China to make protest-free Macau its next Hong Kong

Pedro Gonçalves
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China to make protest-free Macau its next Hong Kong

President Xi Jinping will visit Macau next week to announce a raft of new policies to make China's casino city a financial centre as anti-government protests continue to grip nearby Hong Kong.

Beijing has directed state-owned banks and enterprises to help set up infrastructure in Macau to aid financial diversification. The move is seen as a contingency plan if the situation in Hong Kong worsens.

The policies include the establishment of a yuan-denominated stock exchange and the acceleration of a renminbi settlement centre already in the works, as well as the allocation of land for Macau to develop in neighbouring mainland China, sources told Reuters.

Xi Jinping has made very clear that he wants a diversified Macau economy"

Two officials who helped develop the Shanghai stock exchange moved to Macau to help establish its yuan-based stock exchange. Chinese officials, and bankers in Hong Kong, say the push to develop financial infrastructure in Macau is part of a plan to avoid any major market disruption in Hong Kong that could impact Chinese businesses.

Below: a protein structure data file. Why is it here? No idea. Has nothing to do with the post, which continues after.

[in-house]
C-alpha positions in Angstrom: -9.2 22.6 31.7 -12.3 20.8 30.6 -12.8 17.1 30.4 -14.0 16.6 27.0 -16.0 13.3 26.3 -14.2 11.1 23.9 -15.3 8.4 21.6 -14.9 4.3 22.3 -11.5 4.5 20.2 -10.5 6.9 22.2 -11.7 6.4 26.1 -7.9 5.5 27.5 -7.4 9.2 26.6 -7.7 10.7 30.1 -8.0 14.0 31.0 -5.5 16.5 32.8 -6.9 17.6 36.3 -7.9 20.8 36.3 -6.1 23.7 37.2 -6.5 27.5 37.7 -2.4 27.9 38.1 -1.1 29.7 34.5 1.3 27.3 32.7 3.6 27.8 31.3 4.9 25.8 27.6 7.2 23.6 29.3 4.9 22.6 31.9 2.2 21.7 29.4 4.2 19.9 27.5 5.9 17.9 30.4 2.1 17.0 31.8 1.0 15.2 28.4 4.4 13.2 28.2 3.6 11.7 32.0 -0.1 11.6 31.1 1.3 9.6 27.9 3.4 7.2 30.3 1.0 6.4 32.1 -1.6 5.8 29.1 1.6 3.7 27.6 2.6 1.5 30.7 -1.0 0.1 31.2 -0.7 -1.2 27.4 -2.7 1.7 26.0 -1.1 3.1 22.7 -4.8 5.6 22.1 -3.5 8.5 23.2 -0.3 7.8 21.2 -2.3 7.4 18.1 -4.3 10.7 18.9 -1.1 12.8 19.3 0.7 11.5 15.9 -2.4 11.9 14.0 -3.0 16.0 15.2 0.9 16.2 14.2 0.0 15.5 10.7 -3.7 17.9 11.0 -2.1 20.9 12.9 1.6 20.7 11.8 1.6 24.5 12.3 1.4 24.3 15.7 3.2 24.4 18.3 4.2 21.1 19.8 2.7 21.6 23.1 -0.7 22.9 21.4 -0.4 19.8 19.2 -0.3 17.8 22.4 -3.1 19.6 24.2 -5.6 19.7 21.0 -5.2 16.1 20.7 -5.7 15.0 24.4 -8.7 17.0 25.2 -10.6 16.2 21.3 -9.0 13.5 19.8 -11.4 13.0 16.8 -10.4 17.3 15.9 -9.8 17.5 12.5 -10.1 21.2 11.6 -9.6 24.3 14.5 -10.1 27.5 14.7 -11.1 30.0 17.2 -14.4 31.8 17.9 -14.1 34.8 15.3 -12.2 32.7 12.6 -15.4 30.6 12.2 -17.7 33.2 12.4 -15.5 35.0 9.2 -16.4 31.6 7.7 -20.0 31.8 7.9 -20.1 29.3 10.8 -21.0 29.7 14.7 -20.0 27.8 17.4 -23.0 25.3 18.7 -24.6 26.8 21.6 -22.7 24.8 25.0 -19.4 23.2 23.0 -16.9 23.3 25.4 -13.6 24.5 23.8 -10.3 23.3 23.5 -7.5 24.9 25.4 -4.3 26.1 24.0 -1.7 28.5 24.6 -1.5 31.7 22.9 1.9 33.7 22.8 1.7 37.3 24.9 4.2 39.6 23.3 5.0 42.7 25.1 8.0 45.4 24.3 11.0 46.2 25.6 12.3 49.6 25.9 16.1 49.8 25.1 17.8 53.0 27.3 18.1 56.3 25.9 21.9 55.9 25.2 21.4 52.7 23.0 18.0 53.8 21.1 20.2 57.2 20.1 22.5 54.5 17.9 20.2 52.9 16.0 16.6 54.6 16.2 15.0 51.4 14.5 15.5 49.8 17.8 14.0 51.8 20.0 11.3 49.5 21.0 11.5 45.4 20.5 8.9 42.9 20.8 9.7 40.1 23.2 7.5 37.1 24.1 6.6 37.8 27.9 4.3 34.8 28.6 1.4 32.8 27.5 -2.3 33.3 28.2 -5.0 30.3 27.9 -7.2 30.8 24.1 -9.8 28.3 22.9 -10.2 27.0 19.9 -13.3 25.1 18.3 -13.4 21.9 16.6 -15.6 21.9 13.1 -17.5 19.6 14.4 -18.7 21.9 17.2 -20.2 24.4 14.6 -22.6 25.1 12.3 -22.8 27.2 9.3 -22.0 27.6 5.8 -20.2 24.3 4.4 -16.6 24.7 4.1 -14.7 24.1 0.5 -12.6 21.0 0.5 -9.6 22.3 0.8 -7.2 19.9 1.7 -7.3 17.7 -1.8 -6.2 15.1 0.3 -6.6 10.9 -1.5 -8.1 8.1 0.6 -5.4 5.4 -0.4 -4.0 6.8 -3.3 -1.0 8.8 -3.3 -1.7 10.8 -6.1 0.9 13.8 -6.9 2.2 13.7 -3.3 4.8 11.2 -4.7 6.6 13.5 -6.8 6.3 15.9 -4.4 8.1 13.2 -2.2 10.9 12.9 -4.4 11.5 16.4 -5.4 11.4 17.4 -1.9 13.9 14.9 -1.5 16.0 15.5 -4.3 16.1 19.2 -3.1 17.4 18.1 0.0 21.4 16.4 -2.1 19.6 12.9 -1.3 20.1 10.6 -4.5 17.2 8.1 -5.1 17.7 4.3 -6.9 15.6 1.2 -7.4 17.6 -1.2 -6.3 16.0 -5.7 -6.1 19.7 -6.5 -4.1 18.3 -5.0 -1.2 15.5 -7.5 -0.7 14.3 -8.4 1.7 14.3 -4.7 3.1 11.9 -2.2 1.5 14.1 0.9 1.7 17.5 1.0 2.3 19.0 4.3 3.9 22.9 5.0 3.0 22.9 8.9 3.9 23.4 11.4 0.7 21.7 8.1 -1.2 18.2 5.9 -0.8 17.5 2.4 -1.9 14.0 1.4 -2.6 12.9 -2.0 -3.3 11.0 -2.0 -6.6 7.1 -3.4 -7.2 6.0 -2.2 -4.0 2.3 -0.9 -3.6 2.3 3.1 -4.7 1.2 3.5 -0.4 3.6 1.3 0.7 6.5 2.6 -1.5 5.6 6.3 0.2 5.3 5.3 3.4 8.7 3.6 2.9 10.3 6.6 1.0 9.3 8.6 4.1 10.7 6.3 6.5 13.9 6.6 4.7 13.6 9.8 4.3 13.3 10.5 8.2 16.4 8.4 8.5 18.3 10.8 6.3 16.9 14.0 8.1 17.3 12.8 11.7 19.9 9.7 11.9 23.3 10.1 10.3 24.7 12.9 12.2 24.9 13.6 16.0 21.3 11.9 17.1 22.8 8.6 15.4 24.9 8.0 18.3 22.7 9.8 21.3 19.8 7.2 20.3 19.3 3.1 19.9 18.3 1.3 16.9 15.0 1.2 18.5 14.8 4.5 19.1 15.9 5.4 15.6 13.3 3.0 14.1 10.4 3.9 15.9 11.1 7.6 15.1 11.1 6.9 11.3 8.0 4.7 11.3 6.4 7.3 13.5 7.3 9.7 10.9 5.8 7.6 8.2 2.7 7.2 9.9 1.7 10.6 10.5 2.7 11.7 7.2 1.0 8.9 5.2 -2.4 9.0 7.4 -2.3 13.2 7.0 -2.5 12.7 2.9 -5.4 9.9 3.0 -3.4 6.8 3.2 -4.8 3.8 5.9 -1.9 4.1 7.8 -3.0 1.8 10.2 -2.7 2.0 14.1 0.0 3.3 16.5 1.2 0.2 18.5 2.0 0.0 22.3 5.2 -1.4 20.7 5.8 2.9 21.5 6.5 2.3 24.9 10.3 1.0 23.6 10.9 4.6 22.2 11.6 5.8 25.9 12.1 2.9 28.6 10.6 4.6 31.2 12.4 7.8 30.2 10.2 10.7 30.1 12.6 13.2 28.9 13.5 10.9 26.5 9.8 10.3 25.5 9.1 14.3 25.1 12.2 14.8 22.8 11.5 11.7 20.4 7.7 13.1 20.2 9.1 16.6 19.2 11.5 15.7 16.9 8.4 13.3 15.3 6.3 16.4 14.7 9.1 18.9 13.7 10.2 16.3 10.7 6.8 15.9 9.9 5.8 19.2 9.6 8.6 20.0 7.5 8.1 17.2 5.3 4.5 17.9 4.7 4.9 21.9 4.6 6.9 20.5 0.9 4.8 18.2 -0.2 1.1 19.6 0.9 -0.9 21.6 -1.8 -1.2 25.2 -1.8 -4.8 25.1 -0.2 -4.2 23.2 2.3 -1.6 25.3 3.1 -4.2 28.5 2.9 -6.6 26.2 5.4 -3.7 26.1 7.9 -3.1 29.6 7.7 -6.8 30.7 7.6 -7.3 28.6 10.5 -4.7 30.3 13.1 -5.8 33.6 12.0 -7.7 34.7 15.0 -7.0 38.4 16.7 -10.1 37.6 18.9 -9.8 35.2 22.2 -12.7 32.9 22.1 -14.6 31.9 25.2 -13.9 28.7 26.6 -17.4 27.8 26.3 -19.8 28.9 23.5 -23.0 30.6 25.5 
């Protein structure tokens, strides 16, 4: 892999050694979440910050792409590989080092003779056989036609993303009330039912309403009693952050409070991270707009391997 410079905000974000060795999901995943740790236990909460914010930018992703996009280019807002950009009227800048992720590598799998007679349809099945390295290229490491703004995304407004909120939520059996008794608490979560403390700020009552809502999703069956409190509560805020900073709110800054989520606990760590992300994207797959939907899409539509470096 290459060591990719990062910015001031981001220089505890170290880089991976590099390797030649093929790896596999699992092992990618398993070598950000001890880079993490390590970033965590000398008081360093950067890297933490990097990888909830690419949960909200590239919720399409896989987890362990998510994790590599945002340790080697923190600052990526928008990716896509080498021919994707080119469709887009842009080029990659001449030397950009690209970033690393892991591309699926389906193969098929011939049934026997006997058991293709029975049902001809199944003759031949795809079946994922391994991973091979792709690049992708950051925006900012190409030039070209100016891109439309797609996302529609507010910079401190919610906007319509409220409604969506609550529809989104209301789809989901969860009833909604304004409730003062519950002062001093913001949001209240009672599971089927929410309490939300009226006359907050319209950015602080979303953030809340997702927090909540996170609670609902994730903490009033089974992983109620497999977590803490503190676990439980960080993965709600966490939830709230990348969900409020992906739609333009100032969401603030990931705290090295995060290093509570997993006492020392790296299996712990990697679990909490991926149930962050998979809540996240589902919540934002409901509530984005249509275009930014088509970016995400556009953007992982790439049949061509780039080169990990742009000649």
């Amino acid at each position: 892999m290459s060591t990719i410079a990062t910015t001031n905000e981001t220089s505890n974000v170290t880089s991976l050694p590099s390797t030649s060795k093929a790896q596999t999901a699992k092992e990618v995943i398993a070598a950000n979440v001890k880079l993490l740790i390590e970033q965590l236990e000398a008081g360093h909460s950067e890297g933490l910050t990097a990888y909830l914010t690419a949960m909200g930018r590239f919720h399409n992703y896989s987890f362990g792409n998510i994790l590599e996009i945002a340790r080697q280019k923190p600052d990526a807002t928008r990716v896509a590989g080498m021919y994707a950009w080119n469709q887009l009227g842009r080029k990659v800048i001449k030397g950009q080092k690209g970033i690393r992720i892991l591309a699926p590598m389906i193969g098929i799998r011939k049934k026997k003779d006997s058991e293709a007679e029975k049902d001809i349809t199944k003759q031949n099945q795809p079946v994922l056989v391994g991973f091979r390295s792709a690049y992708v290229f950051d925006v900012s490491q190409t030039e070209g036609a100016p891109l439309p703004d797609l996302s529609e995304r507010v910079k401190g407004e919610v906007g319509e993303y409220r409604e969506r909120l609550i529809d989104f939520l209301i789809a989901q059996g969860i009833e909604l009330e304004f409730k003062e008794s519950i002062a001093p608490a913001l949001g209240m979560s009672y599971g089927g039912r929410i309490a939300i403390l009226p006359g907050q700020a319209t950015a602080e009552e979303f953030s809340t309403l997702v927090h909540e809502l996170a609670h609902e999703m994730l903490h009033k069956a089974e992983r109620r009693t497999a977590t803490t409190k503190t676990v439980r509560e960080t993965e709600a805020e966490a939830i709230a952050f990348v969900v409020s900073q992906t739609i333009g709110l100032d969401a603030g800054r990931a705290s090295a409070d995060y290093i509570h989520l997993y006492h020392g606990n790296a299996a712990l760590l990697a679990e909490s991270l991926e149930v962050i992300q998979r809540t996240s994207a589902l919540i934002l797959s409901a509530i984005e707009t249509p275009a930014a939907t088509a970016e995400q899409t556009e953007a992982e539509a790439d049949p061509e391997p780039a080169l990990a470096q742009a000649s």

"The financial industry used to be an idea that we reserved for Hong Kong. We used to give all the favorable policies to Hong Kong. But now we want to diversify it," one Chinese official told Reuters.

The idea is not for Macau to replace or undermine Hong Kong but for China to have an alternative in case the situation in Hong Kong escalates, the sources added.

"Xi Jinping has made very clear that he wants a diversified Macau economy," said another Chinese official who declined to be identified. "The future focus will be on tourism and finance, to make it a centre to host international meetings like Singapore."

Xi's trip to mark the 20th anniversary of Macau's return to China from Portuguese rule comes as the central government has praised the city for upholding the "one country, two systems" framework that governs Hong Kong and Macau.

 

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